The Reluctant Midshipman Alexander Duer Gedney Pt 1

the-reluctant-midshipman-alexander-duer-gedney-pt-1

The fifteen year old from Goshen, New York really did not want to be in Annapolis, but most of all Alexander Duer Gedney did not want to be at the Naval Academy. All of this I discovered later. For it was the date of admission listed for the young middie that first made me curious.

Gedney’s entry record shows that he arrived at the academy on November 24th, 1859. That looked like a misprint or an outright error (by navy regulation, Sept 30 is the prescribed cut-off). Then I noticed that a good number of his fellow candidates arrived at the academy in late October and November of that year, well after the normal September window. So what exactly was going on?

I turned to the correspondence of the Naval Academy Superintendent, Captain George S. Blake, to look for any clue as to this anomaly. I started with his letters to the Secretary of the Navy, Isaac Toucey. In the beginning of the school year of 1859, Blake was dealing with various problems  – a watchman drunk while on duty, fall out from the Foot Outrage, selection of new text books, etc. All of these important and unimportant items, Blake was discussing with the secretary. Then, towards the close of that month, I found the answer.

The ship selected as the school ship that year was the USS Plymouth. It had returned from the summer cruise September 27th, had disgorged the upper classmen two days later, and began to be outfitted to house the plebe class. At that time, Blake tallied the plebes at 85 in number, and asked Toucey to hold off on any further candidates until November first, when he would have a better idea of how many they could accommodate aboard the vessel.

So after Blake issued word that there was room for more, Gedney was among those forty plus candidates that were given the chance to join the plebe class.

Gedney’s was a short career as a midshipman – in, on Nov 24th, and out, forty-nine days later, on Jan 12th. The fact that his career was ended by a dismissal, is a clear indication that a serious infraction was involved. Another curiosity, so I checked his demerits next.

A perusal of his conduct records show that he was on a tear to collect all he could. None are recorded for the few days left of November when he started, but once December rolled around, he racked up 126 in that single month. (Two hundred in a year were grounds for dismissal). The bulk of the demerits were for disruptive behavior; he was constantly annoying his teachers and his fellow midshipmen. In fact, he managed to tick off one fifth of the members of the plebe class on board the school ship with him. And once he hit January, Gedney upped the ante. He pushed his demerits above the two hundred mark before his dismissal on the 14th.

But his dismissal was not for his demerit count. The name of Gedney is conspicuous in Blake’s correspondence for the first part of January 1860, but not for gallantry. Officers were writing reports about his activities to Blake, and he in turn was writing to the navy secretary. On New Year’s Day, Gedney was in custody, locked in one of the ward rooms of the school ship. He used his locker key to unlock this door and was caught. He repeated this feat by using a “false key” three times on the fifth of January, and again was reported each time. On the eighth, he picked the lock on the door and was turned in by a fellow midshipman and penalized with ten demerits. But Gedney was not through that day. One of the Lieutenant’s caught him red handed with a book into which he had pasted obscene prints that he had cut out of a pornographic volume, and thereby doubled his demerits for the day.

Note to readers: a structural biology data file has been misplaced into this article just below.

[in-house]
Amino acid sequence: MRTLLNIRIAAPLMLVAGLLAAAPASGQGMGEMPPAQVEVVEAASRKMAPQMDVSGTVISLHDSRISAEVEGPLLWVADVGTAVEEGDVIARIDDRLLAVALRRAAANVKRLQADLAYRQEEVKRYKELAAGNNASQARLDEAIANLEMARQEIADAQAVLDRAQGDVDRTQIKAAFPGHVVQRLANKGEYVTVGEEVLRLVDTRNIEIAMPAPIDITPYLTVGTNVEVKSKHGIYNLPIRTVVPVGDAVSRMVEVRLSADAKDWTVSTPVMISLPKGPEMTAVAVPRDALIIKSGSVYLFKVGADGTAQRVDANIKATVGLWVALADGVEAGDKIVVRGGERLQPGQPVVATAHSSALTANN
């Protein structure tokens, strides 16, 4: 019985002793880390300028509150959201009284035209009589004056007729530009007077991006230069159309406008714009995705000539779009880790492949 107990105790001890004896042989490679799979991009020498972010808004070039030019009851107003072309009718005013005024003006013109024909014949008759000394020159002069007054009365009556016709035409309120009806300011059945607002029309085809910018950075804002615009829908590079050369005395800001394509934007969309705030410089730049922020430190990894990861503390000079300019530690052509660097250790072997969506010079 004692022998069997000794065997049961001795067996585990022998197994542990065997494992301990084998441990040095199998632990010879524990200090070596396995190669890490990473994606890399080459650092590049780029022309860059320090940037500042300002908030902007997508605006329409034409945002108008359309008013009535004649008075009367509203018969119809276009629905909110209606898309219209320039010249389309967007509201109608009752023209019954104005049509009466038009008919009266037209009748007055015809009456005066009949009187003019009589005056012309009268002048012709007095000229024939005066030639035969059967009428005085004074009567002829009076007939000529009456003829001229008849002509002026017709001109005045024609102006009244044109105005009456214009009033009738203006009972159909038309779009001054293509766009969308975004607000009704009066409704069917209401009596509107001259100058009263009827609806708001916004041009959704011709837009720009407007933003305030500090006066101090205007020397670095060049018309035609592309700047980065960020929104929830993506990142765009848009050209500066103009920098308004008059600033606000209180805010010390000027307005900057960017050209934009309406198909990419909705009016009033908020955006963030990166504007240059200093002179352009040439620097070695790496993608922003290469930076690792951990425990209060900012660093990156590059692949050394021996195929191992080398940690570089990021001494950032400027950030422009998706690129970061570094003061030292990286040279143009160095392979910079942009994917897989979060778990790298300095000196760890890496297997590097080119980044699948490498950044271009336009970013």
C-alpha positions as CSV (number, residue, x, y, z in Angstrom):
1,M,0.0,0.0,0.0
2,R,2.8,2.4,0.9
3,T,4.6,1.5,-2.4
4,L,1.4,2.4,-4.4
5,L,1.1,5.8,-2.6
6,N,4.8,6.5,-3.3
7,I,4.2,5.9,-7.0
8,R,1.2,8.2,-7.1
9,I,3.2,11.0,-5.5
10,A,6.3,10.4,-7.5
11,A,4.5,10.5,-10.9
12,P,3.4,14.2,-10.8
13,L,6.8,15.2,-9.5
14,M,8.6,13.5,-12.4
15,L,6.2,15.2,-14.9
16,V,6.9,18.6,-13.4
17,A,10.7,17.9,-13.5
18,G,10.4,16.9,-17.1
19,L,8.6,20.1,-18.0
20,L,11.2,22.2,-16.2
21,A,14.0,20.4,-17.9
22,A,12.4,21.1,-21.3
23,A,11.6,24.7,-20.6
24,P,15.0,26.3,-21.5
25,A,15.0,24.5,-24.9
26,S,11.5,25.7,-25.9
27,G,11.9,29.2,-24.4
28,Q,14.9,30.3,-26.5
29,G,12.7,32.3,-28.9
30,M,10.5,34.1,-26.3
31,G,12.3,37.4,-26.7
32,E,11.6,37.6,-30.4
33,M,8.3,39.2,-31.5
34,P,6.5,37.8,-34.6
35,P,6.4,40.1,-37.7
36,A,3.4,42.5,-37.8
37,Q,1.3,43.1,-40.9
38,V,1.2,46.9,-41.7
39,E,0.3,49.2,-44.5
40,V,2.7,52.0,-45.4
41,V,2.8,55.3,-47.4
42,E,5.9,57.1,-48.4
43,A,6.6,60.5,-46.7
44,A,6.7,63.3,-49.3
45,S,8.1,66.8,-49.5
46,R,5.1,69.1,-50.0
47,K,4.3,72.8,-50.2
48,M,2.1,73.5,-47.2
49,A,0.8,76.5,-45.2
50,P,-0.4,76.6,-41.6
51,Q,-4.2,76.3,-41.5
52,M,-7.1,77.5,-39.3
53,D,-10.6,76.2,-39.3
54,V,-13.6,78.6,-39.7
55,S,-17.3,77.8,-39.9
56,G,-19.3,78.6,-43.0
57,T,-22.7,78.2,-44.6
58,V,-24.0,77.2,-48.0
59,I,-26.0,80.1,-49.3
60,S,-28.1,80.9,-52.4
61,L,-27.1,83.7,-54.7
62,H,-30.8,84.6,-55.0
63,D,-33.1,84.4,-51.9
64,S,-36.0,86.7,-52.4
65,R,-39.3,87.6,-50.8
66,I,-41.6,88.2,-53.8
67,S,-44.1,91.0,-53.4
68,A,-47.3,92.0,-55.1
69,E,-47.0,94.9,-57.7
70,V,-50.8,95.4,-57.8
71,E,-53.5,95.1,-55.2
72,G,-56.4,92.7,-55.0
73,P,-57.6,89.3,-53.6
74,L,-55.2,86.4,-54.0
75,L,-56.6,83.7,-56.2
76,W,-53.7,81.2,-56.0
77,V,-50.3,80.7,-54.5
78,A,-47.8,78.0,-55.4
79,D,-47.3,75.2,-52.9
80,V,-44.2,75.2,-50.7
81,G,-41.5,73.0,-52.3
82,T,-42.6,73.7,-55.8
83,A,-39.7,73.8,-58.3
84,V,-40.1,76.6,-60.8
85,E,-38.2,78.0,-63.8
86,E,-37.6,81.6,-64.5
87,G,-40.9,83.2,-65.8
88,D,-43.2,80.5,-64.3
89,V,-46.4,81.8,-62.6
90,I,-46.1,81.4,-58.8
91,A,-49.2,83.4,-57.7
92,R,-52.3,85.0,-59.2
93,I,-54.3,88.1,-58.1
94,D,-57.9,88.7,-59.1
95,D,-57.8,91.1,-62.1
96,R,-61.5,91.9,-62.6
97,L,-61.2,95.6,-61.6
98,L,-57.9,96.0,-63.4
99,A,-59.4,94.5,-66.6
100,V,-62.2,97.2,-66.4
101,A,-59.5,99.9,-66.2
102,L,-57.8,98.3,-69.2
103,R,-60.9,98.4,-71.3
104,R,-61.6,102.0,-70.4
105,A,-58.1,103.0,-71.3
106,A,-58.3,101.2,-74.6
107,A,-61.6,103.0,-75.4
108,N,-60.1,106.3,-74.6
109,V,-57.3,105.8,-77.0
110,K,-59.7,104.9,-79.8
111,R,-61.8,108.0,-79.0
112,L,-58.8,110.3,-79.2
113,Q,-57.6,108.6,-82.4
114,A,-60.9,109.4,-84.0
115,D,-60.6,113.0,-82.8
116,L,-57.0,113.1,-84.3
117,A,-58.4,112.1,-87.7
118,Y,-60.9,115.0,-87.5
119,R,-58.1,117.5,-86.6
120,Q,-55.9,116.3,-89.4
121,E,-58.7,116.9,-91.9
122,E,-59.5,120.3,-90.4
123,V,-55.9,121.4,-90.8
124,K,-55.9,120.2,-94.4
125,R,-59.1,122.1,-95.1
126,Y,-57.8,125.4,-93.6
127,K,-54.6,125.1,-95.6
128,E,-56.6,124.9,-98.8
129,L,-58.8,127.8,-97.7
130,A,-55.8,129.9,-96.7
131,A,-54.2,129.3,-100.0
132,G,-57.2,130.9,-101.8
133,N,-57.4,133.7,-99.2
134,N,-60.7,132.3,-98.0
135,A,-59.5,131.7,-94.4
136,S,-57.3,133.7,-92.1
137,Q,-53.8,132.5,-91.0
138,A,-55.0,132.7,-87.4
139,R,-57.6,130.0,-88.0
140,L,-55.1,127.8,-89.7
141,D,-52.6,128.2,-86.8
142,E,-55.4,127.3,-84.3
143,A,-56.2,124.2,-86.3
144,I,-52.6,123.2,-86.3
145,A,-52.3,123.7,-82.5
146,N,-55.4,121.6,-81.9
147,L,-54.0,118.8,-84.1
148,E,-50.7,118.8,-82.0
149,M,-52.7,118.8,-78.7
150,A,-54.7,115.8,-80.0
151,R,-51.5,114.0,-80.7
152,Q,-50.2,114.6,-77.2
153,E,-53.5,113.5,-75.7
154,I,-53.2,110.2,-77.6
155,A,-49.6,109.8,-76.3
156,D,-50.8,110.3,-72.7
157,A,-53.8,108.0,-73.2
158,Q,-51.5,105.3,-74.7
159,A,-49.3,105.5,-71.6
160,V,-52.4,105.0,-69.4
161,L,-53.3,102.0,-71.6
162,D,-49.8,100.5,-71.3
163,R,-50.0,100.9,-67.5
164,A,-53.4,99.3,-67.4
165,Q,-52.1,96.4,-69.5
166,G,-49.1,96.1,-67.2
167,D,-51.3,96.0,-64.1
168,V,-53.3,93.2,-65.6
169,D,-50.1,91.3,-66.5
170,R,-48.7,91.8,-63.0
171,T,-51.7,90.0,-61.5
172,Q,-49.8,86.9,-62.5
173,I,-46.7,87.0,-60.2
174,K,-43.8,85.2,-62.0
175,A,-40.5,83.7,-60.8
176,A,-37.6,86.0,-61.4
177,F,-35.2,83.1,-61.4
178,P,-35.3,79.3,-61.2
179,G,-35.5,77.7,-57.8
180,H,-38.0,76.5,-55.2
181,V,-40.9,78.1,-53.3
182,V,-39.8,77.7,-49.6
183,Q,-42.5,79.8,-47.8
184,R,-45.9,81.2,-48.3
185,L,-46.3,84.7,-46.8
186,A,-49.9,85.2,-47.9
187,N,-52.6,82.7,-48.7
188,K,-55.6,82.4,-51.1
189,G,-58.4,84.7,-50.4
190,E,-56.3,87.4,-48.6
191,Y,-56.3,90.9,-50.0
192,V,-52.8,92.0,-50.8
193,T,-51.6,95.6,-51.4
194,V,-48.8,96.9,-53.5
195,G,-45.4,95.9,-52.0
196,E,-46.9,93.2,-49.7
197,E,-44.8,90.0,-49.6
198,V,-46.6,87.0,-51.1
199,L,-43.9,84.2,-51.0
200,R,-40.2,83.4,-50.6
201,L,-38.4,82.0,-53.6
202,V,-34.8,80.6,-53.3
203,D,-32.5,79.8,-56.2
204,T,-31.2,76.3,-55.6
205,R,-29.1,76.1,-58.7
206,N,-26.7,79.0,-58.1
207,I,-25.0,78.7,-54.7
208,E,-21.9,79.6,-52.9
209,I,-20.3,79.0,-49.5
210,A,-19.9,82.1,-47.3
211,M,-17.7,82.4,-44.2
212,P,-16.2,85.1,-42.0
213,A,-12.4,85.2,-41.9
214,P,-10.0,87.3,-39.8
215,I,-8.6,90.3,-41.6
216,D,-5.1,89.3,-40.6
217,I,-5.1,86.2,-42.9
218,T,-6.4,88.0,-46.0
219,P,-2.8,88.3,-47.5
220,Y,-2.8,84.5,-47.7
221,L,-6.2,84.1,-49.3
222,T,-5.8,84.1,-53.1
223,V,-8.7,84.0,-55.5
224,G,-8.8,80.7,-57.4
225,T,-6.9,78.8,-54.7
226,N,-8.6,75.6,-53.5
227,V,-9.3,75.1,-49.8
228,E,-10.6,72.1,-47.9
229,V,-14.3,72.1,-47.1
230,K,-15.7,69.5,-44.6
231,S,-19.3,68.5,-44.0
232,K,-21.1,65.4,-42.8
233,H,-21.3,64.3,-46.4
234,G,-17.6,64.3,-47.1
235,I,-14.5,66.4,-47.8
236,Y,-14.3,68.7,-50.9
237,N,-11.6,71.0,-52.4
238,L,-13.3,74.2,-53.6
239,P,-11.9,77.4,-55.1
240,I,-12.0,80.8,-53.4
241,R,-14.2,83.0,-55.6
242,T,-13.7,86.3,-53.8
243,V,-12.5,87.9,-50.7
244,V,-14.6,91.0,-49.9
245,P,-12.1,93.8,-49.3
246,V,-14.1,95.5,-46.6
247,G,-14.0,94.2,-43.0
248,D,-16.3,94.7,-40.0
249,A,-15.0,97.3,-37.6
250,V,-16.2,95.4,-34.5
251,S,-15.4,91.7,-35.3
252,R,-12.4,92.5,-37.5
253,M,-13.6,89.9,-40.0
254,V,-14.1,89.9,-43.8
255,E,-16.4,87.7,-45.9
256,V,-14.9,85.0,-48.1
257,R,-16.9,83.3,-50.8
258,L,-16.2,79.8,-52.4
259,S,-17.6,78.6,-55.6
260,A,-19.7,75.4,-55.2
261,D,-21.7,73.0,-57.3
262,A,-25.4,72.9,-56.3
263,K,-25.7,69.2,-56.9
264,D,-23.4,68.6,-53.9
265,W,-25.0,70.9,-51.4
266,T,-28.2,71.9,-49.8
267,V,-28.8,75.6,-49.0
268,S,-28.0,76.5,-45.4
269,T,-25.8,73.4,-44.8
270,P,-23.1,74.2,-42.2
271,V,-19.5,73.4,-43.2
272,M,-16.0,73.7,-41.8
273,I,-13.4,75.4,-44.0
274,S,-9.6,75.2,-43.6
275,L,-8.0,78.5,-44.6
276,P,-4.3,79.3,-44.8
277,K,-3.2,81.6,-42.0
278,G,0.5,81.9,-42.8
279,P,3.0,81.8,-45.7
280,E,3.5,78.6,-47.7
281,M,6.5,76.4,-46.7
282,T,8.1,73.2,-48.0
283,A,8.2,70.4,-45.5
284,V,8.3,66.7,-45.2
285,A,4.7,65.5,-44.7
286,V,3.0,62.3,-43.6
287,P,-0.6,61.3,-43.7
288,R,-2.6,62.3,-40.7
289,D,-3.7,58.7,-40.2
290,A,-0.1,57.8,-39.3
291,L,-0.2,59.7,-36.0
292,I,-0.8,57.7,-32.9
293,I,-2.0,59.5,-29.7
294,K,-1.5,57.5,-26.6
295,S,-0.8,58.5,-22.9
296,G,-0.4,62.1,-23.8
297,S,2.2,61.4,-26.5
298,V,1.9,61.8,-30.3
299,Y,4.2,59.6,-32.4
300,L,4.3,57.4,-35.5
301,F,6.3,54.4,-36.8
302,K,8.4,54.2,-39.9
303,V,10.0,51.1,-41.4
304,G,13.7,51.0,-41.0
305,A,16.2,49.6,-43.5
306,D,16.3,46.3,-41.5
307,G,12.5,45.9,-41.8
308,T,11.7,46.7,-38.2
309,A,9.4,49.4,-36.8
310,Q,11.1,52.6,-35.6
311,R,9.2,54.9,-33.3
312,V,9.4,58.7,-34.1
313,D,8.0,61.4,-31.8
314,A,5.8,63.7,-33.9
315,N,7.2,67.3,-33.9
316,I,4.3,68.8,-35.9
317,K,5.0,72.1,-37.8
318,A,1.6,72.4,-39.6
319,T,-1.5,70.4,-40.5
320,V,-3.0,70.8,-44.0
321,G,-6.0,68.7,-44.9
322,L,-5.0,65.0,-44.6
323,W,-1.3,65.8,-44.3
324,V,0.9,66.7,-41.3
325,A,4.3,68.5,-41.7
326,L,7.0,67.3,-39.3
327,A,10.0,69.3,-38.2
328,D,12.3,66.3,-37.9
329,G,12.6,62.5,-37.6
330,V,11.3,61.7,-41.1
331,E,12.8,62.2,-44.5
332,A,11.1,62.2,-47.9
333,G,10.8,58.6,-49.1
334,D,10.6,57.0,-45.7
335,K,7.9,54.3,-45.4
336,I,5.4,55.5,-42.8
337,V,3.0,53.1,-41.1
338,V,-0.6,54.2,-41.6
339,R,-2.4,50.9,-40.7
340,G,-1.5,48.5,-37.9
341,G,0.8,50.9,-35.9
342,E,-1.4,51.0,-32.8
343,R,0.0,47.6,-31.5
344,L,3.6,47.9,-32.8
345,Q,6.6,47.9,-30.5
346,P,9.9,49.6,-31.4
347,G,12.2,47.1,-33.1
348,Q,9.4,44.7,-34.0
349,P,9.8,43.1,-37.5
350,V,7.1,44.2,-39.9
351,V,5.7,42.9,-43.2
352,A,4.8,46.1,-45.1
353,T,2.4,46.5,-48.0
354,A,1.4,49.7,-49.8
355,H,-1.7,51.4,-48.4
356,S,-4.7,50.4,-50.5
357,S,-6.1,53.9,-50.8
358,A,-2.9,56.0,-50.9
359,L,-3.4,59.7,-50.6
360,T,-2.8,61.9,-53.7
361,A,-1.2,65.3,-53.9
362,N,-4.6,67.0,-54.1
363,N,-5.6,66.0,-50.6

This letter from Blake’s correspondence from earlier in the month began to make sense:

  Naval Academy
Annapolis Md
  Jany 5 1860

Sir
In order to prevent the introduction of
obscene books on board the Plymouth, you
will direct the officer in charge to have all
books and packages received on board for
the Acting Midshipmen opened and
carefully examined in the presence of
the owner and all books of this description
and articles that are prohibited by the
Regulations will be retained and the owner
punished as the nature of the offense
may require.-
I am very respectfully
Your obt servt
G S Blake
Sup’t’d’t

Commander
Thos T Craven
Comdt of Midn

I ran a check on the other midshipmen who reported Gedney’s misbehaviors and found that one of them, William Knox Wheeler, had been himself reported for loaning an obscene book to a crew member on January 1st. I haven’t created a database for the conduct files for that school year, so I decided to comb through them one by one. I discovered that a total of five midshipmen were involved with obscene material on New Year’s Day. Besides Midshipman Knox, one was cited for possession of an obscene book, and three others for the reading of one. Since Gedney was in custody on that date I did not see a direct connection, but evidently the Commandant of Midshipman, Thomas T Craven did. About Gedney, he states:

The example which he has set by